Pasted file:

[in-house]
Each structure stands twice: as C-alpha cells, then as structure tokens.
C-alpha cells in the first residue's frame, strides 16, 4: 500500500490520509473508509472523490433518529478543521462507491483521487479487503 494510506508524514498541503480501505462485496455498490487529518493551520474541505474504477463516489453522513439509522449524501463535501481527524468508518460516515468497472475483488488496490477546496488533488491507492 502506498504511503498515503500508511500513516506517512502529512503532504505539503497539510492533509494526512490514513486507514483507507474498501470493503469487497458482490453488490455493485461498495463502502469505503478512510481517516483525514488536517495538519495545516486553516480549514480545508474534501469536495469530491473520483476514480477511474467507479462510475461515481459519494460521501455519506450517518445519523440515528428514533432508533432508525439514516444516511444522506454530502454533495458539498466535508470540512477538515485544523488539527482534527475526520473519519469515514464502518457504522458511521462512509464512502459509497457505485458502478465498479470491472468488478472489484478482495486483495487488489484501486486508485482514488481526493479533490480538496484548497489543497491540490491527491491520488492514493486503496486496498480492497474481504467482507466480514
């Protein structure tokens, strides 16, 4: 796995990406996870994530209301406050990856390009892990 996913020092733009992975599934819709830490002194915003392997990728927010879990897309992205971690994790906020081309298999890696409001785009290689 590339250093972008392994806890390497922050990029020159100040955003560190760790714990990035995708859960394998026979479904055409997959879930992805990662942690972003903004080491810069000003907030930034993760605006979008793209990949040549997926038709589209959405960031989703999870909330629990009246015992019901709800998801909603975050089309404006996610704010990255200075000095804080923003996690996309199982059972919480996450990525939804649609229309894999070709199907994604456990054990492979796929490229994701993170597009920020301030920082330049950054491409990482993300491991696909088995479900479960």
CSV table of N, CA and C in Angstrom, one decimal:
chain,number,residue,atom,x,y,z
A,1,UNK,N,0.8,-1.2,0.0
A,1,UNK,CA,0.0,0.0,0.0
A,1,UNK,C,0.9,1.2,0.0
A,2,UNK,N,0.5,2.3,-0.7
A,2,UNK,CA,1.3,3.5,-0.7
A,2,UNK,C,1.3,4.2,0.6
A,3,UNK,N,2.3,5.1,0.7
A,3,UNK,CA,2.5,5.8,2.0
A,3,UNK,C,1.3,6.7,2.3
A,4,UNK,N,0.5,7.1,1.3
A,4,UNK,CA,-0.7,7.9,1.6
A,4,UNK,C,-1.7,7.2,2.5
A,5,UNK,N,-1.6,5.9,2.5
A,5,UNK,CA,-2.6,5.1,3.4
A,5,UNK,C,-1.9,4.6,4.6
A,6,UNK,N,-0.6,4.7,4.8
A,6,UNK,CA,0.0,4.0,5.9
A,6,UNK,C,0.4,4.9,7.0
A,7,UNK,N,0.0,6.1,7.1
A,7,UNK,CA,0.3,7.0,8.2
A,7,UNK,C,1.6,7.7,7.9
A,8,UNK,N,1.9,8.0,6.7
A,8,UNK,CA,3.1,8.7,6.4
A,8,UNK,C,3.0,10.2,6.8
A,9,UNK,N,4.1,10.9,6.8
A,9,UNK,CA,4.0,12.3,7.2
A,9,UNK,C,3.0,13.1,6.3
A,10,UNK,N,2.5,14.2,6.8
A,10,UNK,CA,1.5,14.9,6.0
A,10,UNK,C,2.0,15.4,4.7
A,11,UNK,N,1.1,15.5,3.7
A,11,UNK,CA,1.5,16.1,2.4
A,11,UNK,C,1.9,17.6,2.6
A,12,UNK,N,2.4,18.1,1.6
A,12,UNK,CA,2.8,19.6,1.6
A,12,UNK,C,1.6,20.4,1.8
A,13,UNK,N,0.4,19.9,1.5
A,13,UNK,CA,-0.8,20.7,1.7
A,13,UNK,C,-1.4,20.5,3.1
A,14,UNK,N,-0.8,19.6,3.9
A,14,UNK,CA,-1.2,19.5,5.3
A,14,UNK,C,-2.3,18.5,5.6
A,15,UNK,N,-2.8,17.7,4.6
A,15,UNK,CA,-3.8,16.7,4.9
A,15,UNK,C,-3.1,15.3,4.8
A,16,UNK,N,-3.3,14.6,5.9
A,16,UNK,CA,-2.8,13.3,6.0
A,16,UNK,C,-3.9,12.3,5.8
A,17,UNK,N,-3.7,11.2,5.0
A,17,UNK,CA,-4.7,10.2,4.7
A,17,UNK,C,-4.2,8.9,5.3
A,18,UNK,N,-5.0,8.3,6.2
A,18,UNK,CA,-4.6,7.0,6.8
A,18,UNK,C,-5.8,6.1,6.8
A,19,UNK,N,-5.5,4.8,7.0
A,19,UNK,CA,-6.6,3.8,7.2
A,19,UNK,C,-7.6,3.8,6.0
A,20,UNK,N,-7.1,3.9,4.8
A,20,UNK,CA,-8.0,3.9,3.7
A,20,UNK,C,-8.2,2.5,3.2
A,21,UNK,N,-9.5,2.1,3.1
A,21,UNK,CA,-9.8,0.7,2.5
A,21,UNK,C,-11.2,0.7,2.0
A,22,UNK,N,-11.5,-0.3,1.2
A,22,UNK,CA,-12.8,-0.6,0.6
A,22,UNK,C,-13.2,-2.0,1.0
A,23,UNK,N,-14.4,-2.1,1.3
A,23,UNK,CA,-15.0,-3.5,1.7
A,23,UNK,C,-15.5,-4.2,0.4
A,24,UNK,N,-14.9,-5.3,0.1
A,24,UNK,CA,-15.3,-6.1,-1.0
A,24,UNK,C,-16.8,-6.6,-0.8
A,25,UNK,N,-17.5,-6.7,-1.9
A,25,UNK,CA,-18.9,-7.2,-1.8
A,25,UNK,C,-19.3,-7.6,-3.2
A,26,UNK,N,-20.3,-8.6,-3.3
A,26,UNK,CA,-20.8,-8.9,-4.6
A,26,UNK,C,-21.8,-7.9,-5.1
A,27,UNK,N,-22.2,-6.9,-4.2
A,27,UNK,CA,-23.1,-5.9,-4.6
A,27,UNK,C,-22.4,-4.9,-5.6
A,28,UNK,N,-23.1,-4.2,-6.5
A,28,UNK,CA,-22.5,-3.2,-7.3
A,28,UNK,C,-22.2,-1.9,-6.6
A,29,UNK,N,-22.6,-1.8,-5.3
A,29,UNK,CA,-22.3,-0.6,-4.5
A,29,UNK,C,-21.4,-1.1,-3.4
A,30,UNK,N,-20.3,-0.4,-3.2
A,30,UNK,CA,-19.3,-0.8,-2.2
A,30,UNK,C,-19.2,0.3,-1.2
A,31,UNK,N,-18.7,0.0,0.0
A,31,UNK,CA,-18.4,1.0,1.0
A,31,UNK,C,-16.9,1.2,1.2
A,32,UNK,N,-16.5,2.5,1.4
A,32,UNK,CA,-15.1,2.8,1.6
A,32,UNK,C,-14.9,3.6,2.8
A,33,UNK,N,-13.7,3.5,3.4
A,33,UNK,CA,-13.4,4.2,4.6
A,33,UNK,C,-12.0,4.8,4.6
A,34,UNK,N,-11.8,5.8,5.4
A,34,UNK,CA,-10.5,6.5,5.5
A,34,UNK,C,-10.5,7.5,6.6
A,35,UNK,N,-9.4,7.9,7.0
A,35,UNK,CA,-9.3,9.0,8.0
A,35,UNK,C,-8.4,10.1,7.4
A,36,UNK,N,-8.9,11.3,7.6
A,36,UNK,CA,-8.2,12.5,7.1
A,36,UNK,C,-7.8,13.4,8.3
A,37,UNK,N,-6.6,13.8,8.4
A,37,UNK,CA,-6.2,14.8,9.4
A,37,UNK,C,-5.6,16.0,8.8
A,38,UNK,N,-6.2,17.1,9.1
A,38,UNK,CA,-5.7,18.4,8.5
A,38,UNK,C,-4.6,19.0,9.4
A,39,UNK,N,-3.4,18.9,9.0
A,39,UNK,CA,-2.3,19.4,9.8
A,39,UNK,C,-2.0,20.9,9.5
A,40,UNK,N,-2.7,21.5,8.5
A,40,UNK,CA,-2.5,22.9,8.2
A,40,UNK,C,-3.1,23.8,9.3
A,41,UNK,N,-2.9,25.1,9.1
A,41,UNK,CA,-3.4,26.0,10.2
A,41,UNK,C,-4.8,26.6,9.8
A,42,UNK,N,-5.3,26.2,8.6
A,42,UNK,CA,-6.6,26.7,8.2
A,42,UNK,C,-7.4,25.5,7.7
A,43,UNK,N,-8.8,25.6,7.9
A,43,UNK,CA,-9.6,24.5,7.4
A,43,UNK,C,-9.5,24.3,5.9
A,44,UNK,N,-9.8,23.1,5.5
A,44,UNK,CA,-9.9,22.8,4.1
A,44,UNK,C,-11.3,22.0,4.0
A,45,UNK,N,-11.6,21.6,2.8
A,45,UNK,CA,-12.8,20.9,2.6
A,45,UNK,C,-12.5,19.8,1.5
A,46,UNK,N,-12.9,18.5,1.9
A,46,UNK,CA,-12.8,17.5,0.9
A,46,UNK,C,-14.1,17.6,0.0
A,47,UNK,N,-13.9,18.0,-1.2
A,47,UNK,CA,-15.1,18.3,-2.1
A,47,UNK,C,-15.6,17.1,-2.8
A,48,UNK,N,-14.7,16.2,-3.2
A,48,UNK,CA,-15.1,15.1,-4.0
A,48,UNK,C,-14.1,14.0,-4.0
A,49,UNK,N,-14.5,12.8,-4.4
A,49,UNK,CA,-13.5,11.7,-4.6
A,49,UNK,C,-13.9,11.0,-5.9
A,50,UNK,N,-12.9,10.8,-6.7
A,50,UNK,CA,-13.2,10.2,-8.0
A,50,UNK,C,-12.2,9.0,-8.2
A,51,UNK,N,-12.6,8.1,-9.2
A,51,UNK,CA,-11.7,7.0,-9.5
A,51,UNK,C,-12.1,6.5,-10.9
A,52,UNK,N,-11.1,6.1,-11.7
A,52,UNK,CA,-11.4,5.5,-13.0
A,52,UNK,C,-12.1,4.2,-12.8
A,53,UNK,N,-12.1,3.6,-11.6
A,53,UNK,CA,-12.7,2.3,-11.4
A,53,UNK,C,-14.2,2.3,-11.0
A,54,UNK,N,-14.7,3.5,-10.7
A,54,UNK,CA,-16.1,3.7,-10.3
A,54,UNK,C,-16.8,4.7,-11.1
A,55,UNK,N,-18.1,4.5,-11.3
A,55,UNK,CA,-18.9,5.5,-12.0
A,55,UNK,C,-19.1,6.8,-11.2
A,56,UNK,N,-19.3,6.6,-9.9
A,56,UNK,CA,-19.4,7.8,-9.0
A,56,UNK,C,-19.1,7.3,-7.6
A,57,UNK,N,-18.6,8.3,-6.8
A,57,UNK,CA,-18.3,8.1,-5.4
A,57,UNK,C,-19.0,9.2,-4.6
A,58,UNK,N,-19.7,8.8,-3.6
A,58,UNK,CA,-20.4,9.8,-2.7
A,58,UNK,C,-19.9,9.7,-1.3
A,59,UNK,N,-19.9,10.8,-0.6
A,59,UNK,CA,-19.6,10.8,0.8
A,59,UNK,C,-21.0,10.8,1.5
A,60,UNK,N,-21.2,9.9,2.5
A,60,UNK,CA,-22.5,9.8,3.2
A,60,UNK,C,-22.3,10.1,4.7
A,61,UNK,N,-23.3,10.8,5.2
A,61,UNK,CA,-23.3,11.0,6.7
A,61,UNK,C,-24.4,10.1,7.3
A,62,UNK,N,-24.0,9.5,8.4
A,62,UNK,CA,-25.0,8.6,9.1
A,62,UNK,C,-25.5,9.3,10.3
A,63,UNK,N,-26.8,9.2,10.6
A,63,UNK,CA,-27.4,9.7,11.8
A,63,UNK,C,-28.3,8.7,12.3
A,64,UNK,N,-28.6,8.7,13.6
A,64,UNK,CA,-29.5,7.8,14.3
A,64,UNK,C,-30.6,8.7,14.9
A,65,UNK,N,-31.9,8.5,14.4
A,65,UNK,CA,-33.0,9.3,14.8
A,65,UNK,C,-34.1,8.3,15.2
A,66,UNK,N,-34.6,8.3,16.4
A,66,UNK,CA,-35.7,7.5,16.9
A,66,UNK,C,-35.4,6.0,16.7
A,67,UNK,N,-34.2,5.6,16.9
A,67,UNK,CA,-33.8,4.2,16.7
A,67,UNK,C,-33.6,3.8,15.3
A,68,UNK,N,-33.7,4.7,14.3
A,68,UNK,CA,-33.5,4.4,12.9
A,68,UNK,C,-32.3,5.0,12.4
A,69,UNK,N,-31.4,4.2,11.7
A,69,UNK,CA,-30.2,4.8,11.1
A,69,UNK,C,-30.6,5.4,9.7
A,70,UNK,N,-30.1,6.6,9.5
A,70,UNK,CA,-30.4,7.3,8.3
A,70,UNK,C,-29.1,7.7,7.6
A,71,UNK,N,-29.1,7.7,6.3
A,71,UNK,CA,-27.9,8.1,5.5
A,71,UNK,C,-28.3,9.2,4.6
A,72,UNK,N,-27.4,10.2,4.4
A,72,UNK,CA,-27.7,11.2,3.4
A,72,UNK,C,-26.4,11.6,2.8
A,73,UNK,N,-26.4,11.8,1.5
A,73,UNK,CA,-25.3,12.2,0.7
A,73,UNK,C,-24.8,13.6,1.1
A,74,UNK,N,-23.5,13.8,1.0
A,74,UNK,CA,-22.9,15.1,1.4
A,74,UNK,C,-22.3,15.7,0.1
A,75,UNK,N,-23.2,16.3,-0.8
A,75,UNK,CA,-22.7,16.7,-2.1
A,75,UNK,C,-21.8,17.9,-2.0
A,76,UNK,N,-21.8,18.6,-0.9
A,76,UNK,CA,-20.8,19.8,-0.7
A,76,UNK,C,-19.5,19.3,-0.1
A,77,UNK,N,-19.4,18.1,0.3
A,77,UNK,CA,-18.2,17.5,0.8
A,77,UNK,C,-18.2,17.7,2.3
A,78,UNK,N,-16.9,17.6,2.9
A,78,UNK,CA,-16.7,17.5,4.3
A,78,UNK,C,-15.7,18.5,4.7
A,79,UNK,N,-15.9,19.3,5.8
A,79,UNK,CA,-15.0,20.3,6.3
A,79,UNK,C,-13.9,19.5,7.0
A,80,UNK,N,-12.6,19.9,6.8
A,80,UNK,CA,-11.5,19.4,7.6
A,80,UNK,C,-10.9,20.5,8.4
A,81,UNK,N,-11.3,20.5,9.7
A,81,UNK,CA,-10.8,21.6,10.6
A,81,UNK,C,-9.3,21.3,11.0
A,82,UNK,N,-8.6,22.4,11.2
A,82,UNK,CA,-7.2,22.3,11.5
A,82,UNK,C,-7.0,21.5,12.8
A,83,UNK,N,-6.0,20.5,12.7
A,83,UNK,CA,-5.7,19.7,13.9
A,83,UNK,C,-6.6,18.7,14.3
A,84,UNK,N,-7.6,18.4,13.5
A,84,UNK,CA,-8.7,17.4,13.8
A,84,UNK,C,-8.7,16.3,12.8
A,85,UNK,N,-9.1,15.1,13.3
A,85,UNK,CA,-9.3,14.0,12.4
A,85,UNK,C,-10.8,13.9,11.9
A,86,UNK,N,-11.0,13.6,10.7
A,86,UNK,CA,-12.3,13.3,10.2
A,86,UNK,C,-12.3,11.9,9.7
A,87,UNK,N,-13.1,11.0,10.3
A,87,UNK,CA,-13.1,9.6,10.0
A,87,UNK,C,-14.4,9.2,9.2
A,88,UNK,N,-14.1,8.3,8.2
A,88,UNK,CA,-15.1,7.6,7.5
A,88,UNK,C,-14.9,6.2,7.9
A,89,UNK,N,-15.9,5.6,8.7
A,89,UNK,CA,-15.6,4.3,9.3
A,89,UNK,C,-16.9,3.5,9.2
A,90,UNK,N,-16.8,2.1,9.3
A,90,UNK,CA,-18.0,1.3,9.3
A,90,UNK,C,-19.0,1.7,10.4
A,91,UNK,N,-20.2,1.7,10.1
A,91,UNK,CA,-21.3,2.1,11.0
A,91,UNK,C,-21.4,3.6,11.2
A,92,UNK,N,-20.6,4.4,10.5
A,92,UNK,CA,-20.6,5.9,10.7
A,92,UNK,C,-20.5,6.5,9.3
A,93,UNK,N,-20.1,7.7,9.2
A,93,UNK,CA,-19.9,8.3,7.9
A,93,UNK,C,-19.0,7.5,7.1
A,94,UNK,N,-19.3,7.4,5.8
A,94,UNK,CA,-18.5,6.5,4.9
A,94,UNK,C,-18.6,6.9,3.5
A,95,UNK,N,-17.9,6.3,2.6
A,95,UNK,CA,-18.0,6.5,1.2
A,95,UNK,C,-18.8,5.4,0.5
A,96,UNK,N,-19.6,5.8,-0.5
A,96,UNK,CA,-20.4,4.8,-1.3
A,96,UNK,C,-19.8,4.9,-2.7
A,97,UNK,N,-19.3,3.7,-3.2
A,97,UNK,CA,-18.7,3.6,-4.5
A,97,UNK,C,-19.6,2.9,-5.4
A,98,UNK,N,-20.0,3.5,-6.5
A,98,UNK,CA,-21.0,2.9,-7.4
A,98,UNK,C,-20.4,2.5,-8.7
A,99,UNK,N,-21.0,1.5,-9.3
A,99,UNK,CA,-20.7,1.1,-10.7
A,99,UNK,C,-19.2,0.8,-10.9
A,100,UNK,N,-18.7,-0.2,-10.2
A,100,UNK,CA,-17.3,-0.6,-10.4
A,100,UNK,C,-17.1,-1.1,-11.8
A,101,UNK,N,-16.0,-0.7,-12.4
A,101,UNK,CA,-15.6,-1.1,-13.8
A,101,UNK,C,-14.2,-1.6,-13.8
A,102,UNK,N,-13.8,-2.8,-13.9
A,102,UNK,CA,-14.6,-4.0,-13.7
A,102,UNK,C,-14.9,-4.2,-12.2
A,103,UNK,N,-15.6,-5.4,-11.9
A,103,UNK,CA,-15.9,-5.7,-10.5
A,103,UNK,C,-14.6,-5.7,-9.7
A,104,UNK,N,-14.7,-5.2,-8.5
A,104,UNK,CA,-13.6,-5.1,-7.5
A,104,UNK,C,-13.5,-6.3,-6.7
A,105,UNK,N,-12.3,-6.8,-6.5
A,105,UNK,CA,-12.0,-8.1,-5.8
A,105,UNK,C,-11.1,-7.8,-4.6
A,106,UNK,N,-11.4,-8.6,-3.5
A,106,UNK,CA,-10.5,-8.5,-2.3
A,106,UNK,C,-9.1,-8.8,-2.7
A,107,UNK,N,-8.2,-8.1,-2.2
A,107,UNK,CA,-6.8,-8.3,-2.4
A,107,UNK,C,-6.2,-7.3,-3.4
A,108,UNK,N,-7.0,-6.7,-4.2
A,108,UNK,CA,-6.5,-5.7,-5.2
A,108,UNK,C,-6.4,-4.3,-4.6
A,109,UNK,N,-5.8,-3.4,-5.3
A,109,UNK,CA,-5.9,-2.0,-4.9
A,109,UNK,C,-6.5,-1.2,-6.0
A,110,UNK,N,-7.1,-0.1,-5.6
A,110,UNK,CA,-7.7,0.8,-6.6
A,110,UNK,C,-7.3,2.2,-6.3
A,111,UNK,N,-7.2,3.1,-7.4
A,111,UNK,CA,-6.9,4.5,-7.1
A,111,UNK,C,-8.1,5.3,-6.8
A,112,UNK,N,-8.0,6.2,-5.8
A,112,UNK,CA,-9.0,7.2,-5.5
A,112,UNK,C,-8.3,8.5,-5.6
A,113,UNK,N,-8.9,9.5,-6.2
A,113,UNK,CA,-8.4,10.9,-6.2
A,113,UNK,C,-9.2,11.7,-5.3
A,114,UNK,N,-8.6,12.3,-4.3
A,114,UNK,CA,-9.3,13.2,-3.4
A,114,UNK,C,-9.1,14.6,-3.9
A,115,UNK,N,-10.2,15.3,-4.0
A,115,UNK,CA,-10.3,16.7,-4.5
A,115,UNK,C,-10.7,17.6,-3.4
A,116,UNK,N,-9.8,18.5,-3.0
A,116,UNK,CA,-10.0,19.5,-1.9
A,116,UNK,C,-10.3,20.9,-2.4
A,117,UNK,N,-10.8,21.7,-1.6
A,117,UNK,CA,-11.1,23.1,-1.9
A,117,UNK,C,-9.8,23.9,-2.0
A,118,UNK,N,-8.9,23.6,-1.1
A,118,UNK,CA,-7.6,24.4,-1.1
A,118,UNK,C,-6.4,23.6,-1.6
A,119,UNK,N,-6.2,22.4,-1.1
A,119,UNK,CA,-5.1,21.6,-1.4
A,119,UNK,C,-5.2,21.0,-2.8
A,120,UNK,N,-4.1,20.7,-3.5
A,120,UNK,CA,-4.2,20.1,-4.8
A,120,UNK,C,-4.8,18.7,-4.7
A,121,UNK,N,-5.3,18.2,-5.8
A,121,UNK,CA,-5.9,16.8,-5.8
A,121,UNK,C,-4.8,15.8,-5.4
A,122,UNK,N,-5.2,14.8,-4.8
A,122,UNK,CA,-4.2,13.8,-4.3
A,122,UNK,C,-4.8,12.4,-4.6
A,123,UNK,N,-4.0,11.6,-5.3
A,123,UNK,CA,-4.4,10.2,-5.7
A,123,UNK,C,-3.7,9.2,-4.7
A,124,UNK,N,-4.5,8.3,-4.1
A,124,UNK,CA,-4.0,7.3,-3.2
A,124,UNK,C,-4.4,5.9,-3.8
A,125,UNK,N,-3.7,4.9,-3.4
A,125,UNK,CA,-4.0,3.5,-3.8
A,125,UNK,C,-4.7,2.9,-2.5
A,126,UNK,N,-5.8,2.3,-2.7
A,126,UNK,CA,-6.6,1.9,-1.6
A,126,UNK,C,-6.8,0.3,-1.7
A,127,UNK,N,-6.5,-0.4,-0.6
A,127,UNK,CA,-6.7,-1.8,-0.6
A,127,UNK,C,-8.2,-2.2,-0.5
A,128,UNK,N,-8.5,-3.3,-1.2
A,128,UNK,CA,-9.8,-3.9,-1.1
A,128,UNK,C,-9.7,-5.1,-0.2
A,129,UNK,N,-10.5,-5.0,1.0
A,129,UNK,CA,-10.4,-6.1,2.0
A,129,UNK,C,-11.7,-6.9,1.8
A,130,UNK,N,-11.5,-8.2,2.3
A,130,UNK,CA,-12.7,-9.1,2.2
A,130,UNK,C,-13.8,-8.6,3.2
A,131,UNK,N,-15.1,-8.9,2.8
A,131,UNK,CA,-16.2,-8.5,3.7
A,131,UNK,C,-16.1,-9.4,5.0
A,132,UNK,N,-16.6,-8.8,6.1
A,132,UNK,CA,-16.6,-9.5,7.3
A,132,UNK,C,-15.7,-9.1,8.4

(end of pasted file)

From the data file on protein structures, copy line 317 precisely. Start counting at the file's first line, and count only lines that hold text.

A,104,UNK,CA,-13.6,-5.1,-7.5